Can a team be too perfect? Could it be that if you have technically brilliant players in every position who have fully assimilated into a slickly intelligent system, the result is not a remorseless winning machine but a slightly cold entity so fixated on order that when disruption comes it is unable to cope?
In the aftermath of last season’s Champions League exit against Real Madrid, Pep Guardiola dismissed suggestions that his team could not handle adversity, that crisis could send his sophisticated mechanisms haywire. But it is at the very least intriguing that City’s two highest-profile recent signings, Jack Grealish and Erling Haaland, are both disruptors who do not seem a natural fit for his precisely ordered universe.
As City look to make it five Premier League titles in six seasons, a level of dominance in English football achieved only twice before, by Alex Ferguson’s Manchester United between 1995-96 and 2000-01 and Liverpool’s run from 1978-79 to 1983-84, Haaland is this summer’s most significant signing.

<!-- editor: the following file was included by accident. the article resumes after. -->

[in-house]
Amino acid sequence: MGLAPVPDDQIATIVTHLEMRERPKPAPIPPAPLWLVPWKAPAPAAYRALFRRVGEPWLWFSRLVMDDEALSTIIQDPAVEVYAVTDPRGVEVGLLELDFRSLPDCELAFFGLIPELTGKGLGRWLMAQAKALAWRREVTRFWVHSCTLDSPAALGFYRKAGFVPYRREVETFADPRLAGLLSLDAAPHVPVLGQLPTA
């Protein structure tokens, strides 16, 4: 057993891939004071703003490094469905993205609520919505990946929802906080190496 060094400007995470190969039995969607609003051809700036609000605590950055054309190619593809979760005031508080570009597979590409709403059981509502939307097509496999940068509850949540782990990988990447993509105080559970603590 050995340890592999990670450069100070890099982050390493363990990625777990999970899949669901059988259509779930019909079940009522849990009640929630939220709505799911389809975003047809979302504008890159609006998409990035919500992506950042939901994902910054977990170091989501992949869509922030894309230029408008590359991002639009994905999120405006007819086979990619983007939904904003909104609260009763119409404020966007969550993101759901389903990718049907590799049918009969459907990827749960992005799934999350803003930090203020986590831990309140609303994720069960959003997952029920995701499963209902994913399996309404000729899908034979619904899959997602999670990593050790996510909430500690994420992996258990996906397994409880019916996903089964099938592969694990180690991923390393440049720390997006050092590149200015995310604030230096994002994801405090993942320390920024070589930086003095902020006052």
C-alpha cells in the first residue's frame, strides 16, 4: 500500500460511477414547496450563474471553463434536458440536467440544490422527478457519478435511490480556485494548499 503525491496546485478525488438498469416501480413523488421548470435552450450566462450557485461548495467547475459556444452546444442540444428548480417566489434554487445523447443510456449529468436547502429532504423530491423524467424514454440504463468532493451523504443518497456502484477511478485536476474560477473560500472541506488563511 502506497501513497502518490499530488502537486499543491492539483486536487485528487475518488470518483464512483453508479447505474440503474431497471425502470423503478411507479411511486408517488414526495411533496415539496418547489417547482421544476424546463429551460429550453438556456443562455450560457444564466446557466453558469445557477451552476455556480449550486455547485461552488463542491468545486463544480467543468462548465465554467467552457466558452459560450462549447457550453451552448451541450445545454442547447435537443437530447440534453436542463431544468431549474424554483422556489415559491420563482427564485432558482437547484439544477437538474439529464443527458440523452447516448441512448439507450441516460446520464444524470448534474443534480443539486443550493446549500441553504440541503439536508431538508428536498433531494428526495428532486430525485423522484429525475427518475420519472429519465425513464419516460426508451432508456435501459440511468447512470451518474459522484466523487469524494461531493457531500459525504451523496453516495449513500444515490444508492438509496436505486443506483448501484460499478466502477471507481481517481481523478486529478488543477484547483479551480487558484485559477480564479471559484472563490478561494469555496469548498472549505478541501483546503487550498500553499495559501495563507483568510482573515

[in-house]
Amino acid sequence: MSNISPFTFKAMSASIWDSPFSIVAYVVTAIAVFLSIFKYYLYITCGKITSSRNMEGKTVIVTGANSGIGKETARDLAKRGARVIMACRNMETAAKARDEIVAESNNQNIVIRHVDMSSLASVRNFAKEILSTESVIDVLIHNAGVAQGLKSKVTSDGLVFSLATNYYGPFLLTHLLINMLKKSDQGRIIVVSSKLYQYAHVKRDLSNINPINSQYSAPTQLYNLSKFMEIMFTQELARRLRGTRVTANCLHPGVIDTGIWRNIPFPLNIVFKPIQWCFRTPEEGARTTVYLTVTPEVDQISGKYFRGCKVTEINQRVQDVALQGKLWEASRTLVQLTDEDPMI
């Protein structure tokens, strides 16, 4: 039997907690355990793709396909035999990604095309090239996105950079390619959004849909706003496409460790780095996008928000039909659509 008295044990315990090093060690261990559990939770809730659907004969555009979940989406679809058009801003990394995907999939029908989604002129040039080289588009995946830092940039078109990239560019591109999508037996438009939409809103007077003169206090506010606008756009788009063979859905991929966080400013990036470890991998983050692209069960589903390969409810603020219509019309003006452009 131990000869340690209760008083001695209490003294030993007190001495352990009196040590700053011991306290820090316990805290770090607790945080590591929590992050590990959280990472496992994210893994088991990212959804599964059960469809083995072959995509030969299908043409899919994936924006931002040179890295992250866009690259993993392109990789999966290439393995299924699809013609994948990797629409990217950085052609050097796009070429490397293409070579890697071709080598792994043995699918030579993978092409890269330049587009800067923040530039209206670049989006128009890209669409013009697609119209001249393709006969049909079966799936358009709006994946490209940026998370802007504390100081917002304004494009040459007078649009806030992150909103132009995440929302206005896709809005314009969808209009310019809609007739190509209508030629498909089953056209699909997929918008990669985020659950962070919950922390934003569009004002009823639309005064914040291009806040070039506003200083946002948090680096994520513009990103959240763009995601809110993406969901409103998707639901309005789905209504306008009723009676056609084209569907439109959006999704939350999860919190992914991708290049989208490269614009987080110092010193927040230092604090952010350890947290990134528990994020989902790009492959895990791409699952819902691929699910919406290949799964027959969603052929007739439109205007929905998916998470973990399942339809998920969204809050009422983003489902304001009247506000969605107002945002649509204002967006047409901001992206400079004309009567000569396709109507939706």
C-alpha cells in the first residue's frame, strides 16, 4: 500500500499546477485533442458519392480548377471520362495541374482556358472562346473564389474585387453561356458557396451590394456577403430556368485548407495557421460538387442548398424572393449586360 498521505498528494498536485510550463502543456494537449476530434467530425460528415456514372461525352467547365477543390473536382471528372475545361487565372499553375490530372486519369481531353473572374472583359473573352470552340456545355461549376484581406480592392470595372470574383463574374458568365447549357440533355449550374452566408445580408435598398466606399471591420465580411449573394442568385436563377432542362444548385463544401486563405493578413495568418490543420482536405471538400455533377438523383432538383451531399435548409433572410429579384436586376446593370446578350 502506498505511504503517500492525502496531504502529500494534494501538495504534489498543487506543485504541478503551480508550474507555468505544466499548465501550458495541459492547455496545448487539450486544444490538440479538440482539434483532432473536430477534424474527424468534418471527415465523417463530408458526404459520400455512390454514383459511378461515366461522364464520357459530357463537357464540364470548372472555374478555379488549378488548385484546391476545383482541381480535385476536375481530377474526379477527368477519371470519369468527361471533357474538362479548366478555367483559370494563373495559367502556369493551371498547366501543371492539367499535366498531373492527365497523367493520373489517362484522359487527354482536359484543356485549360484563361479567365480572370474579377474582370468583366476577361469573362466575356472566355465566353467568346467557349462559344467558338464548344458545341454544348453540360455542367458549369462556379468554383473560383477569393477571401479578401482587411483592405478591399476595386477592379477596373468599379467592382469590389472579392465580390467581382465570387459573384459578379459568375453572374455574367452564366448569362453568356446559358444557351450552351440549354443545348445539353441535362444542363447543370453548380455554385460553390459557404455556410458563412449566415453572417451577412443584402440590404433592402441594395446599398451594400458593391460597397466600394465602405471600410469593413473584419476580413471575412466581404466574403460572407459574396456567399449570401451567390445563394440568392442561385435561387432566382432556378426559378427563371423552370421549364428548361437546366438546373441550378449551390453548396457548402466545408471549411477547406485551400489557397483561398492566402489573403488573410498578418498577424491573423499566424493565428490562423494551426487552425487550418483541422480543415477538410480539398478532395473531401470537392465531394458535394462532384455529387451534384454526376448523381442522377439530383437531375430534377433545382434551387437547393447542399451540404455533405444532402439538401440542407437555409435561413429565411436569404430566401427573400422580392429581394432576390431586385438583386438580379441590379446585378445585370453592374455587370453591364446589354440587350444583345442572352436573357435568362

His arrival, though, is part of a more general picture of the key challengers tweaking their attacking options. Of the Big Six, only Manchester United are yet to sign a forward, but the Cristiano Ronaldo saga could result in a major change to their front line.
Haaland is a risk. He is clearly a footballer of astonishing potential, one of those outsized forwards who crop up infrequently and for a time make the game seem laughably simple. He has scored 78 league goals over the past three seasons; he himself has spoken of watching City and imagining how many goals he would score just like the one he got 12 minutes into his first appearance for the club, a friendly against Bayern, jabbing in a low cross from close range. But what matters for City is less whether he bangs in 30 or 40 over the campaign than whether he can provide ruthlessness in the big Champions League games in which they keep on falling just short.